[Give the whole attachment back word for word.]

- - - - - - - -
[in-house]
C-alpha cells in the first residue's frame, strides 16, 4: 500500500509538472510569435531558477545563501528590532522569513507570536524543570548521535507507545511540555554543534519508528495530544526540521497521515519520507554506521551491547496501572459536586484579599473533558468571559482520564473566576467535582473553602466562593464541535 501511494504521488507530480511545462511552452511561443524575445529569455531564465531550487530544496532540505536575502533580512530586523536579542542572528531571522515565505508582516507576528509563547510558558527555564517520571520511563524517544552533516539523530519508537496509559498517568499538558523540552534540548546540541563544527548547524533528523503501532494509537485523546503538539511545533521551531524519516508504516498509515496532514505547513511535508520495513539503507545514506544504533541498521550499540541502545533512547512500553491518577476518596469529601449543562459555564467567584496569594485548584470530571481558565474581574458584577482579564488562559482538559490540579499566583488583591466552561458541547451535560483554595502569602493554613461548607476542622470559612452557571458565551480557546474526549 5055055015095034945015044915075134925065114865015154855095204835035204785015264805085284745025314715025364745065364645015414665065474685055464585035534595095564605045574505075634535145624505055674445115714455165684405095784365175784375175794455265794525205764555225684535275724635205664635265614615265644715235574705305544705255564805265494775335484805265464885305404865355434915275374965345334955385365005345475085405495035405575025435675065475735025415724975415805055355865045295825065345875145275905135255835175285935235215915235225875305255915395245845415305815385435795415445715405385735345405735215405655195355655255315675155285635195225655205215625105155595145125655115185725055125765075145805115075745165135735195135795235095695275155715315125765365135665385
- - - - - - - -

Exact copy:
[in-house]
C-alpha cells in the first residue's frame, strides 16, 4: 500500500509538472510569435531558477545563501528590532522569513507570536524543570548521535507507545511540555554543534519508528495530544526540521497521515519520507554506521551491547496501572459536586484579599473533558468571559482520564473566576467535582473553602466562593464541535 501511494504521488507530480511545462511552452511561443524575445529569455531564465531550487530544496532540505536575502533580512530586523536579542542572528531571522515565505508582516507576528509563547510558558527555564517520571520511563524517544552533516539523530519508537496509559498517568499538558523540552534540548546540541563544527548547524533528523503501532494509537485523546503538539511545533521551531524519516508504516498509515496532514505547513511535508520495513539503507545514506544504533541498521550499540541502545533512547512500553491518577476518596469529601449543562459555564467567584496569594485548584470530571481558565474581574458584577482579564488562559482538559490540579499566583488583591466552561458541547451535560483554595502569602493554613461548607476542622470559612452557571458565551480557546474526549 5055055015095034945015044915075134925065114865015154855095204835035204785015264805085284745025314715025364745065364645015414665065474685055464585035534595095564605045574505075634535145624505055674445115714455165684405095784365175784375175794455265794525205764555225684535275724635205664635265614615265644715235574705305544705255564805265494775335484805265464885305404865355434915275374965345334955385365005345475085405495035405575025435675065475735025415724975415805055355865045295825065345875145275905135255835175285935235215915235225875305255915395245845415305815385435795415445715405385735345405735215405655195355655255315675155285635195225655205215625105155595145125655115185725055125765075145805115075745165135735195135795235095695275155715315125765365135665385